Skip to main content

Feeding a growing planet through collaboration

December 1, 2022
Dave Schumacher is the president of HELM Agro, a family-owned crop protection company that works to provide groundbreaking solutions for growers.

Dave Schumacher is the president of HELM Agro, a family-owned crop protection company that works to provide groundbreaking solutions for growers.

In 2021, HELM Agro and Alltech Crop Science announced an exciting partnership that aims to bridge the gap between traditional and biological crop input solutions in the U.S. Dave Schumacher, president of HELM Agro, joins the Ag Future podcast to give an update and share his tips on cultivating a successful partnership.

The following is an edited transcript of the Ag Future podcast episode with Dave Schumacher hosted by Tom Martin. Click below to hear the full audio or listen to the episode on Apple Podcasts, Spotify or Google Podcasts.

Tom:            Welcome to Ag Future, presented by Alltech. Join us from the 2022 Alltech ONE Conference as we explore opportunities within agri-food, business and beyond.


                     I'm Tom Martin with an Alltech Ag Future podcast. We're joined by Dave Schumacher, president of the family-owned, more-than-a-century-old crop protection company HELM, to talk about the value of forming partnerships. Welcome, Dave.


Dave:            Thank you, Tom.


Tom:            In an Ag Future podcast last year, you brought us up to speed on what sorts of services HELM provides. But if you wouldn't mind, give us a refresher.


Dave:            Yeah, thanks. HELM has several businesses. In the U.S., we're based in Tampa, Florida. I'm in the crop protection business, so we supply herbicides, insecticides and fungicides to our retail partners, and then they sell to growers. Then we recently got in the relationship with Alltech, (and through) that we're offering a biological portfolio along with it.

                     HELM is also in the crop nutrition business. We have 21 river terminals in the U.S. where we supply retailers with N, P and K (or nitrogen, phosphorus and potassium) for the farmers' needs. And then we also have an industrial chemicals business as well.


Tom:            When we did talk in August of 2021, HELM had just entered into a partnership with Alltech Crop Science. What attracted HELM to Alltech, and how has that partnership performed in the year since?


Dave:            Yeah. Thanks, Tom. The partnership is going really well. What attracted HELM to Alltech was the science that they had and the research and long-term vision. Alltech is a family-owned company that is in it for the long run. HELM is a family-owned company that's in it for the long run. So, our cultures were very similar in that we're committing to this partnership for the long term. We kicked off this partnership in October of last year, and it's gone really well.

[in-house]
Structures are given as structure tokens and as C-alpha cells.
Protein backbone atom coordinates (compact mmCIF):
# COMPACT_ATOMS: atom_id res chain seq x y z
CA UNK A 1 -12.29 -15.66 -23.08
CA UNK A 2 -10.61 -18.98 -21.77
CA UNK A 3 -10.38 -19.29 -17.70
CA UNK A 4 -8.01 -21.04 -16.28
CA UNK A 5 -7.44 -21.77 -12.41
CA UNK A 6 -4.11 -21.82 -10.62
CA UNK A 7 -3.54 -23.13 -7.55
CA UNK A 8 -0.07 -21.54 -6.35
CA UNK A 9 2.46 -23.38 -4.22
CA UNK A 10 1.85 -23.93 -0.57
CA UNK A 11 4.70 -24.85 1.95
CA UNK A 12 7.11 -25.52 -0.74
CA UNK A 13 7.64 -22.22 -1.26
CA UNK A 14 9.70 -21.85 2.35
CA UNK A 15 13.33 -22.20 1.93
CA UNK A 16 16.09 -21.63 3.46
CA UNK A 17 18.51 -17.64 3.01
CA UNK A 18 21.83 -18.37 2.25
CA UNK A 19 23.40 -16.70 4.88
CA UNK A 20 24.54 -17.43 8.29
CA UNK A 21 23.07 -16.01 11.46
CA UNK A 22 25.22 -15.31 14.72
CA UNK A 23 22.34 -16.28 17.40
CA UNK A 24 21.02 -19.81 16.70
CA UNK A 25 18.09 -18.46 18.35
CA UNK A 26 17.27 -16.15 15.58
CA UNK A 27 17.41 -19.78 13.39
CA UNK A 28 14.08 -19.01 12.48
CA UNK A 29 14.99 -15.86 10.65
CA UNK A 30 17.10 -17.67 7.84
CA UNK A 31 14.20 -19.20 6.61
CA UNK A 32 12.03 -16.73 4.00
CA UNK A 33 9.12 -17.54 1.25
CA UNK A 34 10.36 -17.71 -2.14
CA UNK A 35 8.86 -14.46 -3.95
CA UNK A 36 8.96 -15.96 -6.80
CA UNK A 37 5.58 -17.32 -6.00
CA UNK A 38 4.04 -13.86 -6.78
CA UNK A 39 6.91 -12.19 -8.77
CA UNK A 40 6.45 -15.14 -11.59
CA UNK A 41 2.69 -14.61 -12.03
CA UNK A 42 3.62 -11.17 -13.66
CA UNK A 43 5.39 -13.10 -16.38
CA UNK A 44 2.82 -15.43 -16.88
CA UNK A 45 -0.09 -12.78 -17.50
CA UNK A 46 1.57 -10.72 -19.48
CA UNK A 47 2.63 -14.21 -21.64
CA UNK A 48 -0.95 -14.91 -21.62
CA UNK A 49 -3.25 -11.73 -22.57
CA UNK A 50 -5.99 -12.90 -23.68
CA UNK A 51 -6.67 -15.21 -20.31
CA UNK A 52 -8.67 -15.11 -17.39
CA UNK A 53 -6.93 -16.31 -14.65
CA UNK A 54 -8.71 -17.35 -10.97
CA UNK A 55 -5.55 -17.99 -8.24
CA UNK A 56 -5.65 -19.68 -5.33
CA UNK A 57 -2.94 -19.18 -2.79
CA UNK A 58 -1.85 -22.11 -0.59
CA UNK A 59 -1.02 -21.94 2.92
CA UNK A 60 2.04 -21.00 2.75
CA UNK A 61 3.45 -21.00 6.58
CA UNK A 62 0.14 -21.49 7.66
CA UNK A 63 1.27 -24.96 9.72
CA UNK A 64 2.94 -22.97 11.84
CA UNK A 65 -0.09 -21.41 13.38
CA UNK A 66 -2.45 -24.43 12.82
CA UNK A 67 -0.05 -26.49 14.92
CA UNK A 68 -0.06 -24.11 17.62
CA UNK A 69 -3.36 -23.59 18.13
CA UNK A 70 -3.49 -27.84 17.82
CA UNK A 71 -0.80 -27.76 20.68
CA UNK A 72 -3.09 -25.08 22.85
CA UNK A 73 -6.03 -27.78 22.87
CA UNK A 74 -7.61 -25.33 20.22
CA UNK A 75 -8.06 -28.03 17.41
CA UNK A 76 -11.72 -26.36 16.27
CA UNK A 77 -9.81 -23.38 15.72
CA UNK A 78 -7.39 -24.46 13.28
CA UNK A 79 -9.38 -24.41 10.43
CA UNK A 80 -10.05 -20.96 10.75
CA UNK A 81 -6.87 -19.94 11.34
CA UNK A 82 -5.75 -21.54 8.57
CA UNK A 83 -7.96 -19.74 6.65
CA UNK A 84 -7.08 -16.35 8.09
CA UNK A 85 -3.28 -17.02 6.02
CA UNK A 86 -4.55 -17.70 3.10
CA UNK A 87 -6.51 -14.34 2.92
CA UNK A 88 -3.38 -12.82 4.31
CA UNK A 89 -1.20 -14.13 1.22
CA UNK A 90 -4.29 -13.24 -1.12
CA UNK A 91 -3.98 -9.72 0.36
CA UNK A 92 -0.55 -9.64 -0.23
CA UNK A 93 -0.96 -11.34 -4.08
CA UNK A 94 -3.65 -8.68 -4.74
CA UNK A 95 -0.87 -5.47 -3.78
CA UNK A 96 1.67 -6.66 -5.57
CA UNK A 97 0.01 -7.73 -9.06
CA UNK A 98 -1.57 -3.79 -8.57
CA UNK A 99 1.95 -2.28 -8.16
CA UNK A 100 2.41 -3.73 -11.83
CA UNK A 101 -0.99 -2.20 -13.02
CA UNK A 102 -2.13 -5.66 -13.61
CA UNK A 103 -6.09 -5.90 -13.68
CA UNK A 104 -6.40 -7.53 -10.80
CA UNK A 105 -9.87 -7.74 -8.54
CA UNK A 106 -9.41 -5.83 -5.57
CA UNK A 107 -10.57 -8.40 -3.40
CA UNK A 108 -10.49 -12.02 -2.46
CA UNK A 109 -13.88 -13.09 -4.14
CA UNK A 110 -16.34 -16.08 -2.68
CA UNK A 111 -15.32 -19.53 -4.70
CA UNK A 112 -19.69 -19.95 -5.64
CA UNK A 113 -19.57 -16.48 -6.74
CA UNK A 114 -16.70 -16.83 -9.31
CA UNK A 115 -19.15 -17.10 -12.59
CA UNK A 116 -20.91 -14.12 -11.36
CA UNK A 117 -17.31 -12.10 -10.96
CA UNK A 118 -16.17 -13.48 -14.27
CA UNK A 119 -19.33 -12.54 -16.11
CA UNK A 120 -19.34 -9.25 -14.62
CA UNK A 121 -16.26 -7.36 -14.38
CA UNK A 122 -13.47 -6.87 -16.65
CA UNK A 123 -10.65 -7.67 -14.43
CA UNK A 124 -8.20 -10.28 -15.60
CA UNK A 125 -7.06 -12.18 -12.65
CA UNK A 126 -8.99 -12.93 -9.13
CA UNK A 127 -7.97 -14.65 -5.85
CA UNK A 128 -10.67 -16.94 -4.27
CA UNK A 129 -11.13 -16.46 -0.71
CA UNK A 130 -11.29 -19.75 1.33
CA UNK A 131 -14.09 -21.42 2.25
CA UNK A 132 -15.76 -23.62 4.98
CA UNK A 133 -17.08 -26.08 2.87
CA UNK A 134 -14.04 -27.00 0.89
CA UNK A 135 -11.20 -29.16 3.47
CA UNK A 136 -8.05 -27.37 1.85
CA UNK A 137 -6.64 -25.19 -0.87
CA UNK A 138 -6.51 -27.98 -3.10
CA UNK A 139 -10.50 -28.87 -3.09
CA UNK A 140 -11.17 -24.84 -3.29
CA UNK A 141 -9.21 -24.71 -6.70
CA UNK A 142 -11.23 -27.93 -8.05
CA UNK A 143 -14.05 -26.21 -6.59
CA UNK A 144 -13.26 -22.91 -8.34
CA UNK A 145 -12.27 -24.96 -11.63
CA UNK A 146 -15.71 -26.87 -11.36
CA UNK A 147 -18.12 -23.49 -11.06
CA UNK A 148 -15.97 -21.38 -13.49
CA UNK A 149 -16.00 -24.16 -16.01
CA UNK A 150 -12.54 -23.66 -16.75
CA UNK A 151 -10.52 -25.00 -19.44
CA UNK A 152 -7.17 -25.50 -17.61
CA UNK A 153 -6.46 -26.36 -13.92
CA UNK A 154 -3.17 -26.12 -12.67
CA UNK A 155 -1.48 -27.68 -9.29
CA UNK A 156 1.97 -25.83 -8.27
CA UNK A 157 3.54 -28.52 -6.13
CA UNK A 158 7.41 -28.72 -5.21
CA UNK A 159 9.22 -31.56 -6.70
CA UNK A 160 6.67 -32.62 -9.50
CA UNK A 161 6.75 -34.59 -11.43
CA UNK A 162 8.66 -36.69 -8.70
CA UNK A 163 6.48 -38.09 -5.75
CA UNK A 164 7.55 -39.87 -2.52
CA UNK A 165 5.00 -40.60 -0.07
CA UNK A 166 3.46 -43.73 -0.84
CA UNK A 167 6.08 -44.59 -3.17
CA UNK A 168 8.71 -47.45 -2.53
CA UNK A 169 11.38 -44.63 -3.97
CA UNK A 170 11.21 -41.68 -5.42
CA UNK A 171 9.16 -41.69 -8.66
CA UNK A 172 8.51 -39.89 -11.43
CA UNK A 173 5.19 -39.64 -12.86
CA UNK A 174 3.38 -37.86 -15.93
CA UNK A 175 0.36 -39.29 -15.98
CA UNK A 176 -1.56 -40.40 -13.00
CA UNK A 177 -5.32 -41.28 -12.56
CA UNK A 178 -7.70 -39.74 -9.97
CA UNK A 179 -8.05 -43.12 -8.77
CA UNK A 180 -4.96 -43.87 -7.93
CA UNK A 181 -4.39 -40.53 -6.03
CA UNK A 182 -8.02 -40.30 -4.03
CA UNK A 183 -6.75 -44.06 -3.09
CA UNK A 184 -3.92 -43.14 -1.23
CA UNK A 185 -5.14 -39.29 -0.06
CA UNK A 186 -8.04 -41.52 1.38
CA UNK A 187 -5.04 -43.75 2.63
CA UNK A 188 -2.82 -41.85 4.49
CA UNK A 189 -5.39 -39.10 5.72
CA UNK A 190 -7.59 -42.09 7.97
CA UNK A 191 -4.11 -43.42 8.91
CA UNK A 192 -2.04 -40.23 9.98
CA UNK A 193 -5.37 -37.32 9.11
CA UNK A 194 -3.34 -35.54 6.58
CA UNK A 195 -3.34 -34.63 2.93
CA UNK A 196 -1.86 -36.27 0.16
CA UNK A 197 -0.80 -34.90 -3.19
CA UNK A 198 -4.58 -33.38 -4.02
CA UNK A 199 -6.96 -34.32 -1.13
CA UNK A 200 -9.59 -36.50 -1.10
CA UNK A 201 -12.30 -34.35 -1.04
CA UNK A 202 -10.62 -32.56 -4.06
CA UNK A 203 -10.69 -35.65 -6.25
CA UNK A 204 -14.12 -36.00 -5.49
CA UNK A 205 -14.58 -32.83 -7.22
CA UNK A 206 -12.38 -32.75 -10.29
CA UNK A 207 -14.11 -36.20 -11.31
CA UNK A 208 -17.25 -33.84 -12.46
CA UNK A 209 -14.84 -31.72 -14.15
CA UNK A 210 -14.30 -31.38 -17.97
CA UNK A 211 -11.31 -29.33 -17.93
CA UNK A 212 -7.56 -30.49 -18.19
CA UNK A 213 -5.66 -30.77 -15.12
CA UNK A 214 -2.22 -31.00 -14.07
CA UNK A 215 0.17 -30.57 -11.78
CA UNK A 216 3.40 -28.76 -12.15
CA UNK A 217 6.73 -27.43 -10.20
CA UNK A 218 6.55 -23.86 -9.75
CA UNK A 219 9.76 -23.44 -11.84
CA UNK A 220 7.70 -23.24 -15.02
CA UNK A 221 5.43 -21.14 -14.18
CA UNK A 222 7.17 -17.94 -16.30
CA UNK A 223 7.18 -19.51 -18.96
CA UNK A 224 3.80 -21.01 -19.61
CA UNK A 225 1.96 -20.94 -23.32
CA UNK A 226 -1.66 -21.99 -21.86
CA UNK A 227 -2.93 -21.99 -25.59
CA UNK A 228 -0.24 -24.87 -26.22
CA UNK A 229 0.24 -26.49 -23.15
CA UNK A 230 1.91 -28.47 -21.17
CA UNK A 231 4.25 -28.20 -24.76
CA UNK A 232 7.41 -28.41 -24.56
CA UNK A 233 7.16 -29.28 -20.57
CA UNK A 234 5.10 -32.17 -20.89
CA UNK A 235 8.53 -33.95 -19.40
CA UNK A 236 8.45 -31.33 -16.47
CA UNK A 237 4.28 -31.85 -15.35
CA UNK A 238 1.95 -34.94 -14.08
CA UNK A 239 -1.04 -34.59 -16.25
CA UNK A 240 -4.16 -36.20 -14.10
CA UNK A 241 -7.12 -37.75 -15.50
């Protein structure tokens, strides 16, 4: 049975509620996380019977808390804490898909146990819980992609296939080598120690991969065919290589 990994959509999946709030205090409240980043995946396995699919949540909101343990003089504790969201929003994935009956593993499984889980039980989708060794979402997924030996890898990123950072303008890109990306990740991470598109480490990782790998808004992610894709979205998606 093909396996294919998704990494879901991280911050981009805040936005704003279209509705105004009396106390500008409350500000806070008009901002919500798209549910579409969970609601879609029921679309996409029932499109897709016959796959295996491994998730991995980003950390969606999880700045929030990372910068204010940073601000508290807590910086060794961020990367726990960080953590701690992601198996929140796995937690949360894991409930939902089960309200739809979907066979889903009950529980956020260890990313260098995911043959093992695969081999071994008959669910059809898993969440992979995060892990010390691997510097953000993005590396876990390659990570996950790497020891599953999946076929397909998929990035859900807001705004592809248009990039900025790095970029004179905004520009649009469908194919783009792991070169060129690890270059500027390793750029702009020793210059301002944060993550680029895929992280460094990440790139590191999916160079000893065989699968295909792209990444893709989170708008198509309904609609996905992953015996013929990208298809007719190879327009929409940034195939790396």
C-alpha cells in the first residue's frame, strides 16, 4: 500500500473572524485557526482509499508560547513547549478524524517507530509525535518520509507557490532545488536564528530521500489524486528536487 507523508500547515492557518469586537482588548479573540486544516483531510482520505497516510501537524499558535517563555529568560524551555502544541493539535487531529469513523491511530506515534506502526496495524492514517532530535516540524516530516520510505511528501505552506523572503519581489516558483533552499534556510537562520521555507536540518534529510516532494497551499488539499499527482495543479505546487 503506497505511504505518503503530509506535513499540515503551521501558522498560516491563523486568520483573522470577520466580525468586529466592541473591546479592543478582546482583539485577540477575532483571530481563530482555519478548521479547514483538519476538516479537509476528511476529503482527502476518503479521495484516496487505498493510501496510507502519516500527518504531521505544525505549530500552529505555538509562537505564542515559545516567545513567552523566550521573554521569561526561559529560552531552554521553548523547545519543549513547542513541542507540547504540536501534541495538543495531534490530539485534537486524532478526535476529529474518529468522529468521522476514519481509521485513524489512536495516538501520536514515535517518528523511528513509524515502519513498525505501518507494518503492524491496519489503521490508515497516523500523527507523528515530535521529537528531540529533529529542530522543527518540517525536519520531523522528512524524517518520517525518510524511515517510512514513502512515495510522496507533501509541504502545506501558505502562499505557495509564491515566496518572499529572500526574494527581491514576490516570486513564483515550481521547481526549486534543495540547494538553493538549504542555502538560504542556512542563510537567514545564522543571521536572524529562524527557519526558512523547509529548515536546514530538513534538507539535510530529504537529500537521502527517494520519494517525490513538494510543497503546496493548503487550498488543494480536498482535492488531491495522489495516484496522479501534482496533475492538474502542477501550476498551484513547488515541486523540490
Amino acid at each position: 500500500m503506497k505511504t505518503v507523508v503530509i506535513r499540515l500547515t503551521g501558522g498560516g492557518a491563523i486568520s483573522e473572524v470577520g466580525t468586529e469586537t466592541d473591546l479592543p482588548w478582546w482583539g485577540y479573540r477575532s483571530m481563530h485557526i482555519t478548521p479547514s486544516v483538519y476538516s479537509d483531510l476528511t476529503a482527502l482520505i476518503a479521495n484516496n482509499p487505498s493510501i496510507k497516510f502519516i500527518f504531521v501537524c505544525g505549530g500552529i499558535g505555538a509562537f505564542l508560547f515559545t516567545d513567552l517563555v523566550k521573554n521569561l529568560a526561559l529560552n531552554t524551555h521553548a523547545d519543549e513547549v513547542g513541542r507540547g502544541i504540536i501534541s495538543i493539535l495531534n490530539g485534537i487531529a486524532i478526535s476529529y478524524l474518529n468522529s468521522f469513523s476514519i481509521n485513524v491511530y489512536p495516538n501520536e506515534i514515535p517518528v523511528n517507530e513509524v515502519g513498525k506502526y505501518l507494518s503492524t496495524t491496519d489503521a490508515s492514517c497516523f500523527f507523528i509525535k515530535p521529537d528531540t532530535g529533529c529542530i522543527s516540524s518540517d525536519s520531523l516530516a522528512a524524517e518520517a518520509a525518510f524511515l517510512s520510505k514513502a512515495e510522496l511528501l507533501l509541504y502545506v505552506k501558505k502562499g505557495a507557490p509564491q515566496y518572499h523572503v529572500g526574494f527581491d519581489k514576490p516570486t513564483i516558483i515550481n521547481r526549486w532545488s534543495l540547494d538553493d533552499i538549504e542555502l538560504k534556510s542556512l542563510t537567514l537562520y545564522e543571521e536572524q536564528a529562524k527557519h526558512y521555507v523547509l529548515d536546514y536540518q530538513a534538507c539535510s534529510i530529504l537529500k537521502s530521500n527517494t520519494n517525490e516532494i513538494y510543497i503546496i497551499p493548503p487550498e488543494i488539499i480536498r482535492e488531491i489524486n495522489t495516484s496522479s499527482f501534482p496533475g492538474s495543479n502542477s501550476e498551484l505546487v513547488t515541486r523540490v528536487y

Tom:            Is it fair to say that the aim of this partnership is to bridge the gap between traditional and biological crop input solutions? And I'm wondering: Are you seeing progress in that effort? 


Dave:            Yeah, absolutely. I think the biological products group, as a segment of portfolio, is growing significantly. It's probably in that 15–17% growth rate annually. That was a market that we wanted to be in. We were mostly in traditional crop protection — so herbicides, insecticides and fungicides. The biological part is still kind of a niche out there in the market. We see a great space for us to bring the traditional crop protection products and the biologicals together to give farmers more options to control their pest issues that they have and also reduce the amount of traditional crop protection used on crops.


Tom:            How can that combination of traditional and biological support sustainable practices? 


Dave:            You know, I think there are two things. One (is) the area of soil health. Soil health is kind of a buzzword that's thrown around in the industry right now, but there are products that we're going to be able to bring to market — hopefully in broad scale — to help growers address some of the soil health challenges that they have. So, that's one area. We also think that there's an opportunity to incorporate biologicals into a cropping solution, which would potentially reduce the amount of traditional crop protection used. In some crops, there's fungicides that have been used almost on a weekly basis. And if we can rotate some of those applications, traditional chemistry applications, with a biological that would give you the same or better output, that — it's going to be better for long-term sustainability.


Tom:            Does this provide growers with easier access to full-spectrum integrated crop solutions?


Dave:            Yes, I think it does. One of the things that we bring to market is our connectivity to the customer base. So, we work with all the large retail channels in the U.S. on our fertilizer side and also on our crop protection side. As we're able to bring those portfolios to the market through those channels, I think it gives growers broader access. And we want to be able to solve the grower’s problem, whether it's (through) a traditional chemistry or biological. This gives us the opportunity to bring both of those solutions and give growers options.


Tom:            We talked about the mutual benefits of the partnership between HELM and Alltech, and I just would like to focus on partnerships in general for a moment, if we could. Are business partnerships inspired by discovering mutually beneficial assets that each partner might not possess on their own?


Dave:            Yeah. I think, as we looked at this relationship, we have a very good development program, but we're not into the basic research of creating those new products, which — that's what Alltech is really good at. We're good at our go-to-market and bringing those products to customers. In this relationship, we feel we can reduce any overlap. There's kind of a clear handoff of what Alltech brings to the party and what HELM brings to the party.